Broadcast Research in the Americas: Revisiting the Past and Looking to the Future

By Spencer, David R.; Straubhaar, Joseph D. | Journal of Broadcasting & Electronic Media, September 2006 | Go to article overview

Broadcast Research in the Americas: Revisiting the Past and Looking to the Future


Spencer, David R., Straubhaar, Joseph D., Journal of Broadcasting & Electronic Media


Canada, Latin America, and the United States have assumed great international significance in the past few decades as borders wither, goods and people move more freely around the globe, and finance takes on a more integrated and powerful role in global marketplaces. Trade agreements like the North American Free Trade Agreement (NAFTA), transnational production ventures such as those springing up in Vancouver, Montreal, Toronto, Miami, and heavily traded regional markets in Latin America, for products such as telenovelas, to some degree advance trends that are likely to grow with little incentive to arrest development. The long experience of almost all the nations in the Americas with various modifications on commercial broadcasting also reveals trends that may be coming elsewhere. In this respect, the United States has been the leader in developing this pattern in both North and South America. Until recently, Canada resisted the trend to prioritize the commercial approach to electronic media. It should be noted that Canada is under no obligation to open its cultural markets to NAFTA. The Canadian government regards broadcasting as a cultural industry (Bird, 1988). Nonetheless, Canadian media are strongly supported by advertising, which has long been a significant force in industrializing nations like Brazil and Mexico and to a degree in smaller, heavily challenged cultures and states like Bolivia and Haiti.

Another fascinating precedent is the burgeoning U.S. Hispanic market, which represents both a settled large minority and a mobile diasporic population of recent migrants. In spite of its growing economic and cultural importance, the Hispanic culture and Hispanic language are not treated as equals to Anglo-Saxon and African American cultures and communities. Its extended history, its size, and its affluence may give some indication where other minority or migrant and scattered audiences in other American nations are headed, and particularly how they relate to the cultural industries and broadcasters in both their cultures of origin and the culture that now holds them. Will they willingly abandon their respective heritage symbols to join the unilingual U.S. market? Will they react as others have done before them and retreat to the protection of culturally defined communities? Will they emerge as a multilayered audience attending to both? In this respect, Canada has greatly outdistanced the United States in dealing with similar kinds of factors.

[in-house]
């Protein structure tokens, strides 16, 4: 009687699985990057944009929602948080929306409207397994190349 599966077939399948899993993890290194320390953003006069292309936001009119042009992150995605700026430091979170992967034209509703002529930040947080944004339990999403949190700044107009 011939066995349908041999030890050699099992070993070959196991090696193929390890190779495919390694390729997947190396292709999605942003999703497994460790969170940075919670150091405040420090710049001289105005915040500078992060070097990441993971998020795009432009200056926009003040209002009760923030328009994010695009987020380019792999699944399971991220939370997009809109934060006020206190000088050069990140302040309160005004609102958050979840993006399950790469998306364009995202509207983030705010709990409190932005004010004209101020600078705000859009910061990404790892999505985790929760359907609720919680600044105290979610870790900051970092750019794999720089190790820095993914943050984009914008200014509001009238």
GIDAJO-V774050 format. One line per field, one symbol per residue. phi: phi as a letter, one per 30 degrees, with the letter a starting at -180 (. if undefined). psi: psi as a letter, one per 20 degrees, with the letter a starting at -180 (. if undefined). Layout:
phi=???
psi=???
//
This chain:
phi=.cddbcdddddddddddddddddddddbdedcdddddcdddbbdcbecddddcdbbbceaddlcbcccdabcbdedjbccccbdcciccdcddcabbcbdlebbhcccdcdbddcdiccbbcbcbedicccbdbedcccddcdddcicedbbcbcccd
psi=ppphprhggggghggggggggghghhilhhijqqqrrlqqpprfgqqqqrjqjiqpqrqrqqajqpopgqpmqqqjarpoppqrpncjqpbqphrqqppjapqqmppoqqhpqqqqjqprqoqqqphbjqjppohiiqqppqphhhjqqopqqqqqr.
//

Globalization, Transnationalism, and Regionalism

Latin America and North America are interesting to other regions around the globe because they are advance harbingers of many trends associated with current market-driven or capital-driven globalization. All of the Americas, with the partial exception of Canada, have been primarily focused on commercial broadcasting since the early 20th century, due in part to the major economic influence of the United States and its models for commercial media (Janus, 1977; Schwoch, 1990). At the time, many Latin American countries saw these relations as top-heavy economic entities that in turn resulted in a cultural dependency on the United States (Cardoso, 1970). However, they can also see them as early developments in what is now called globalization. That is particularly true of economic globalization and cultural globalization.

Here the Canadian experience is a notable exception and to many degrees it remains that way. The first decade in Canadian broadcasting development was as haphazard and confusing as anything produced in the United States (Nolan, 1989). In essence, all licenses granted by the federal Department of Marine and Fisheries were intended for private development. Heavy restrictions were placed on the commercial use of broadcasting almost from the beginning, although the regulations did not hamper the curious and the adventuresome (Vipond, 1992, 2000). The broadcasting scene in Canada in the 1920s was populated by speculators, newspaper owners, churches, a large Toronto-based distillery, a Montreal electronics manufacturer and shortwave broadcaster, a couple of universities, and any one of a number of people wanting to test the waters. …

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